The Spectre of Wrongful Conviction: More than mere Water-Cooler Chit-Chat

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The Spectre of Wrongful Conviction: More than mere Water-Cooler Chit-Chat

No criminal justice system is, or can be, perfect. Nevertheless, the manner
in which a society concerns itself with persons who may have been wrongly convicted and imprisoned must be one of the yardsticks by which civilization is measured.” 

              Justice Report on Miscarriages of Justice (1989), The British Section of the International Commission of Jurists 


This post is not about our ability to chat around the courtroom water-cooler. The courtroom water-cooler, however, serves to identify a real concern that we have our priorities mixed up.

“Is the government going to start requiring me to bring my own toilet paper to court?”, pondered the Calgary Criminal Defence Lawyer’s Association President.  This was in response to the Kenny Government’s cost cutting measure to save Alberta courts approximately $50,000 per year in water and tissues.  The CDLA president properly added that the “concern should be for witnesses”, not lawyers.

According to Alberta Justice, however, witnesses will still be provided water and tissue paper, but lawyers are expected to bring their own.

Now, so as to avoid being labelled a hypocrite, let me start by saying that I have previously made the argument that in today’s recessed Alberta economy, where previous Governments (Conservative and NDP) have saddled this Province with massive debt due to irresponsible, uncontrolled spending, we all need to correct the course by digging a bit deeper. Specifically, “…in today’s economy, maybe we all need to do a little more for a little less”.

It is also worth pointing out that the Kenny Government wants its employees – including lawyers –  to accept a 2% wage rollback to help curb the Province's skyrocketing debt. So with this in mind, let me say that as long as witnesses are provided water and tissue paper, I am of the opinion that no matter how hard the Calgary Defence Lawyer’s Association (CDLA) fought for water coolers in courtrooms, lawyers can bring their own bloody water bottle to work.  In other words, we can all do a little more for a little less. Recognizing the present state of Alberta's economy,  this Calgary criminal lawyer finds this story a little embarrassing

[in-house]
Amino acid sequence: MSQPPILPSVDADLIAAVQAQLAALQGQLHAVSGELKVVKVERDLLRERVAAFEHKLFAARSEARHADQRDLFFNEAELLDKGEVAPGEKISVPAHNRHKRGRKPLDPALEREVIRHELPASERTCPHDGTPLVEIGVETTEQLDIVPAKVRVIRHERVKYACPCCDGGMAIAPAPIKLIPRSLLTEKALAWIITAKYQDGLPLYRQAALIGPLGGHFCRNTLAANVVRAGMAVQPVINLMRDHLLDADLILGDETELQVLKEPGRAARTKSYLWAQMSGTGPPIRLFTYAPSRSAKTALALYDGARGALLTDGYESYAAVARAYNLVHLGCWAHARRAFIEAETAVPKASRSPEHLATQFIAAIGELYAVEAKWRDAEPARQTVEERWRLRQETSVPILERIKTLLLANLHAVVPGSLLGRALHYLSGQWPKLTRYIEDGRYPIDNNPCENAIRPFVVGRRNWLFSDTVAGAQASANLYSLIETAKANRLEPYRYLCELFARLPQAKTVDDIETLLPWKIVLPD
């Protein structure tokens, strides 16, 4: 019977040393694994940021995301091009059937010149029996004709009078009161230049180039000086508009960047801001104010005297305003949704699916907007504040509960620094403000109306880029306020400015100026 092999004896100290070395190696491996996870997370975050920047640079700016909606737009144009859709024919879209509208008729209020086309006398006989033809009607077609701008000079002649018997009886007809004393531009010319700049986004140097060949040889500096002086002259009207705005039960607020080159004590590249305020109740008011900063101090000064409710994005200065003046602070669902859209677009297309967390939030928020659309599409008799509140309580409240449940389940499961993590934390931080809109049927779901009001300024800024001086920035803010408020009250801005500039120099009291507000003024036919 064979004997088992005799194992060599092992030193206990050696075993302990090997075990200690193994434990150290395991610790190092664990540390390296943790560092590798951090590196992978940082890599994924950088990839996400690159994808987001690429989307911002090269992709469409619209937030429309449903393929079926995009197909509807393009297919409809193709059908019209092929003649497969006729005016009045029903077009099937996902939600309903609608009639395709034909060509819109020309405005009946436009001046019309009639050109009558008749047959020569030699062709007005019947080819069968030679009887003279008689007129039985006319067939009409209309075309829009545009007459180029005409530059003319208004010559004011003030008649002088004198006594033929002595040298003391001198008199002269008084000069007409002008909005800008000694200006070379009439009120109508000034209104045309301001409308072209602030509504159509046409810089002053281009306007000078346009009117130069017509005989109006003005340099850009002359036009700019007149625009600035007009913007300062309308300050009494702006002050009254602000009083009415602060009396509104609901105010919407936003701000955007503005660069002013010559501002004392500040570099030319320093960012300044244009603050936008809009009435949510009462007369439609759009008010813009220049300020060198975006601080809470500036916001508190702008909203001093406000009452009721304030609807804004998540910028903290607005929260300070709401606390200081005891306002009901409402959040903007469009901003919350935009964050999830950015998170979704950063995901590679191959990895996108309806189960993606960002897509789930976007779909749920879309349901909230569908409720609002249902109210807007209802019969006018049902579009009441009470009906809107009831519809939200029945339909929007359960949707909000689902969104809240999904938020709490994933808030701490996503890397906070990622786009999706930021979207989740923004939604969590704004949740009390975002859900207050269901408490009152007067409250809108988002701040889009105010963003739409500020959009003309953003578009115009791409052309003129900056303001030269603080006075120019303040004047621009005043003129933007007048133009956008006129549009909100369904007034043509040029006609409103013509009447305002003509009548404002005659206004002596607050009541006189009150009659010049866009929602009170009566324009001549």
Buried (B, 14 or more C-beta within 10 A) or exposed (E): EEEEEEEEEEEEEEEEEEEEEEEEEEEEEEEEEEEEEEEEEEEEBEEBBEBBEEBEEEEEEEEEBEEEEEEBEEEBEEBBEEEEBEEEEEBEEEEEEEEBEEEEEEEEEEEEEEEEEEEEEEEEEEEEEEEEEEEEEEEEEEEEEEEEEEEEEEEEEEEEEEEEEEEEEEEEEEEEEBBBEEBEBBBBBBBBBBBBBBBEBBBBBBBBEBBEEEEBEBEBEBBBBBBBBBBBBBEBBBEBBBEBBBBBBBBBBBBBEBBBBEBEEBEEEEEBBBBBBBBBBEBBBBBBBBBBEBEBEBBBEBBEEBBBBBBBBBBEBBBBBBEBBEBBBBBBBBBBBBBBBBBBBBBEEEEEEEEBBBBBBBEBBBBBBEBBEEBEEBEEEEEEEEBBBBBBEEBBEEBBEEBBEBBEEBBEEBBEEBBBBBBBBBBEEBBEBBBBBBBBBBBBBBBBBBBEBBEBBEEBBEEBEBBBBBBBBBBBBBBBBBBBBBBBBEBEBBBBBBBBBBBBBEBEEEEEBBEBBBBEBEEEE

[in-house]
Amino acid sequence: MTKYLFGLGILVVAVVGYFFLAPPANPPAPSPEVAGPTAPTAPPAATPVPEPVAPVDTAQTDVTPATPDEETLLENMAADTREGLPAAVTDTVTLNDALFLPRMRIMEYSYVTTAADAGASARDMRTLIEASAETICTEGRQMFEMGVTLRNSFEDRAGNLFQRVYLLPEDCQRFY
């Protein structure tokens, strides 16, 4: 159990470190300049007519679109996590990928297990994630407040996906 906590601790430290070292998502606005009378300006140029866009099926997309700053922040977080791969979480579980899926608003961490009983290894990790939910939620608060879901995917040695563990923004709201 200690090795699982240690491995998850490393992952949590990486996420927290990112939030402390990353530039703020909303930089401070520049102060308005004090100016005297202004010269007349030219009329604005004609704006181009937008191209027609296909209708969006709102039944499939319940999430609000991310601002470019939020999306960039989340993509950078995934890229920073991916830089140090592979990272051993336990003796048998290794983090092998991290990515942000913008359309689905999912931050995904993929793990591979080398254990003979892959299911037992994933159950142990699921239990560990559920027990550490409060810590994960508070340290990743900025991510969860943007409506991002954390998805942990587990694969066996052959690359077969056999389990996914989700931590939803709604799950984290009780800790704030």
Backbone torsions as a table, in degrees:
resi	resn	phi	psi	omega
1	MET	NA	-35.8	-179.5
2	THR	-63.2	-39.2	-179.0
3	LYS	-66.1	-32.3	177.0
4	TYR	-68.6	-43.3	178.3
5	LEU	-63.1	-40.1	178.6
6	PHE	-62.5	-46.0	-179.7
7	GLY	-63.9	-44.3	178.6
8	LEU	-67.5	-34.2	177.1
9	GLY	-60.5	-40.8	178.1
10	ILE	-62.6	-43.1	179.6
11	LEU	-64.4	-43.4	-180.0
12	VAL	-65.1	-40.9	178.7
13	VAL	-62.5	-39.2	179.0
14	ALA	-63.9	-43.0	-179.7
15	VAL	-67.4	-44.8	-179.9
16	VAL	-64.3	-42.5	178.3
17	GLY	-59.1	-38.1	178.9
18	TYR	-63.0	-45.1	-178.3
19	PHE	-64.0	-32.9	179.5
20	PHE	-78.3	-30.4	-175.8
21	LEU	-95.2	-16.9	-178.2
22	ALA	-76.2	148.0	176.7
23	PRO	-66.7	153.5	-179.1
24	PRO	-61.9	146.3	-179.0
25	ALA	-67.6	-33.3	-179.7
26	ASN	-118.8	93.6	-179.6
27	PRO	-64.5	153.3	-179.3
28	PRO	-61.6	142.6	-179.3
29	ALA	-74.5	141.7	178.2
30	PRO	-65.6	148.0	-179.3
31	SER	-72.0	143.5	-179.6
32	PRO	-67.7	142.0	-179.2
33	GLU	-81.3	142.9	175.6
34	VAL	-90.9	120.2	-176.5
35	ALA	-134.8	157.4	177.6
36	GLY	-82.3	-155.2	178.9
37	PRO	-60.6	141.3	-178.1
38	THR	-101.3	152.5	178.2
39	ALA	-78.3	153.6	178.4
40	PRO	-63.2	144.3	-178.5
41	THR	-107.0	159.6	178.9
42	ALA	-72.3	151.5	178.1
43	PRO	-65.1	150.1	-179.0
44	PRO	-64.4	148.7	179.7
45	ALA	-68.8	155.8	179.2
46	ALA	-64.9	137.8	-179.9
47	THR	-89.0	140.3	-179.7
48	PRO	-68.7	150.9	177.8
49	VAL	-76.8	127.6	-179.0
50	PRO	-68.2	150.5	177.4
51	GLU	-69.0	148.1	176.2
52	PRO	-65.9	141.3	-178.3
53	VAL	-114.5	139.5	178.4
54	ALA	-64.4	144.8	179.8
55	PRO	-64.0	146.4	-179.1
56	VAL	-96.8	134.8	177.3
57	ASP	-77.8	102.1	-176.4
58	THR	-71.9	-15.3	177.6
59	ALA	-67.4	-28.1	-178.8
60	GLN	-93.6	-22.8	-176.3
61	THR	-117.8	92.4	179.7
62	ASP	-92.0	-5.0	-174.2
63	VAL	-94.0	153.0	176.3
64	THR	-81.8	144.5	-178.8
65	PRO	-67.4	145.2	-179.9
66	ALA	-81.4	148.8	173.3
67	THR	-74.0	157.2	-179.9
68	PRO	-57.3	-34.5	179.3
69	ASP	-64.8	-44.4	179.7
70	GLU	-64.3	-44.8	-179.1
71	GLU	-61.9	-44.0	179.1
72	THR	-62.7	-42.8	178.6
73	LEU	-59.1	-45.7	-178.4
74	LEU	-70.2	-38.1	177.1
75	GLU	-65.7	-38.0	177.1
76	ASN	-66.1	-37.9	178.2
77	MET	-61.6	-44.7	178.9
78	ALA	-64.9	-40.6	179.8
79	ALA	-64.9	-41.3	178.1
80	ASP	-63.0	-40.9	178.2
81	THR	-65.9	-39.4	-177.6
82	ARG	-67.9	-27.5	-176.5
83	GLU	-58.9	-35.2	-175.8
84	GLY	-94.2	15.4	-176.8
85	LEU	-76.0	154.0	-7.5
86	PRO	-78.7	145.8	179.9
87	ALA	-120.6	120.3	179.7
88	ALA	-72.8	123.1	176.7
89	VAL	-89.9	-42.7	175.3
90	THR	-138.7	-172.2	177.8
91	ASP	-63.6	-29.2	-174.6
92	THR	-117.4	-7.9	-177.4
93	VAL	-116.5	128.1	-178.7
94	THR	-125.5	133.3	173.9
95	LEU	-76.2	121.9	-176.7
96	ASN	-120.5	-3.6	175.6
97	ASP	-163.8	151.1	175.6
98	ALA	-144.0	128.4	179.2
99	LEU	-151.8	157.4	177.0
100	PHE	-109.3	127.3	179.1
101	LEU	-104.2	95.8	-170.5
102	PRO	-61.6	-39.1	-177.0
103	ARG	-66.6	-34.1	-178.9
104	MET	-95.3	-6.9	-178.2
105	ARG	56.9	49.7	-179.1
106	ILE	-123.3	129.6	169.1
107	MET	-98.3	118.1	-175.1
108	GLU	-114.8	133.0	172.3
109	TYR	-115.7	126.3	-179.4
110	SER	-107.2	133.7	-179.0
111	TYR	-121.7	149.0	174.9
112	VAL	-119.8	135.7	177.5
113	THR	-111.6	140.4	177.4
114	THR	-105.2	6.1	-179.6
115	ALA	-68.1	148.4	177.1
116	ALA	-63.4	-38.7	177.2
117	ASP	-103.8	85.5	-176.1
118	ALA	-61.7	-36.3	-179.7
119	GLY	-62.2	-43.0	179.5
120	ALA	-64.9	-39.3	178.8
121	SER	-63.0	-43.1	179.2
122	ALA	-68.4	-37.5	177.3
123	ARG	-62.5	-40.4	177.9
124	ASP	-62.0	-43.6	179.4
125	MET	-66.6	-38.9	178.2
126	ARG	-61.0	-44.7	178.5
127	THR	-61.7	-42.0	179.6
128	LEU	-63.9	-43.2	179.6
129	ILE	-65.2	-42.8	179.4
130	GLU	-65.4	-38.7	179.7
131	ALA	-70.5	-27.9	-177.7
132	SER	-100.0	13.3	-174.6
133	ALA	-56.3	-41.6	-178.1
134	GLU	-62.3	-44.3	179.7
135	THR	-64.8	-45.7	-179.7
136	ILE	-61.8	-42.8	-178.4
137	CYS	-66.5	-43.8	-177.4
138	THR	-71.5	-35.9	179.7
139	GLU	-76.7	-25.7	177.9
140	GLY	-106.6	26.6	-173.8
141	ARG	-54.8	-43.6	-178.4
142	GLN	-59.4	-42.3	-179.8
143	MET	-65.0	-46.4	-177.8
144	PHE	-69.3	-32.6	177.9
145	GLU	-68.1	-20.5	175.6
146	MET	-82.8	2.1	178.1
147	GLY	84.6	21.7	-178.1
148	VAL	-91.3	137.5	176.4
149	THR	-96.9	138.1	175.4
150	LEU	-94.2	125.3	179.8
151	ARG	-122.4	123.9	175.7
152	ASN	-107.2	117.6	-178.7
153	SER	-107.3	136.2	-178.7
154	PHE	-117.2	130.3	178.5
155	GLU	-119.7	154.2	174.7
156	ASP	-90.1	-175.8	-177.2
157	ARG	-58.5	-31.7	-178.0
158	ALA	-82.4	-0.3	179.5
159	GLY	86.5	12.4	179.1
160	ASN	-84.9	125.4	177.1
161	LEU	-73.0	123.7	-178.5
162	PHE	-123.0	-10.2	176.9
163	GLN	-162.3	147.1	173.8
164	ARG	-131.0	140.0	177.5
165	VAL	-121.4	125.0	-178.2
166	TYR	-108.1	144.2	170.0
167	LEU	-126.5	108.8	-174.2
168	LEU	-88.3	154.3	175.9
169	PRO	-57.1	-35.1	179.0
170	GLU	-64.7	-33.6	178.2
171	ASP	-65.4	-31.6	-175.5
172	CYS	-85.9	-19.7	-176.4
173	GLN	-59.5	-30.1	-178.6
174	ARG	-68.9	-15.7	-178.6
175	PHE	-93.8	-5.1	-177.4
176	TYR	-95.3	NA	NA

More importantly, it struck me that the Calgary Defence Lawyer’s Association had more important things to talk about; specifically, the possible wrongful convictions of Butch Chiniquay, Shelby Herchak and Tammy Bouvette. 

I don’t think it’s an understatement to say that our priorities may be mixed-up. In short, we can bring our own water, we can't give back the years these people lost.

Three stories, same theme

The timing of the water cooler story is also a little curious. It released on or about January 22nd, 2020, about a week after the CBC’s Fifth Estate aired Part-Two of its investigative report about possible wrongful convictions arising from the work of former pathologist, Dr. Evan Matshes.  Part two  of the Fifth Estate report titled "the Autopsy" focussed on Tammy Bouvette – a mother initially charged with second degree murder who accepted a plea bargain to criminal negligence causing death in the case of an infant who drowned in a bathtub while in her care.  In this case, British Columbia police were of the view that the death was a tragic accident, but things reportedly changed when Dr. Evan Matshes opined that the baby had sustained “intentional injuries”. A panel of experts who later reviewed Dr. Matshes' work concluded that his opinion was “unreasonable”.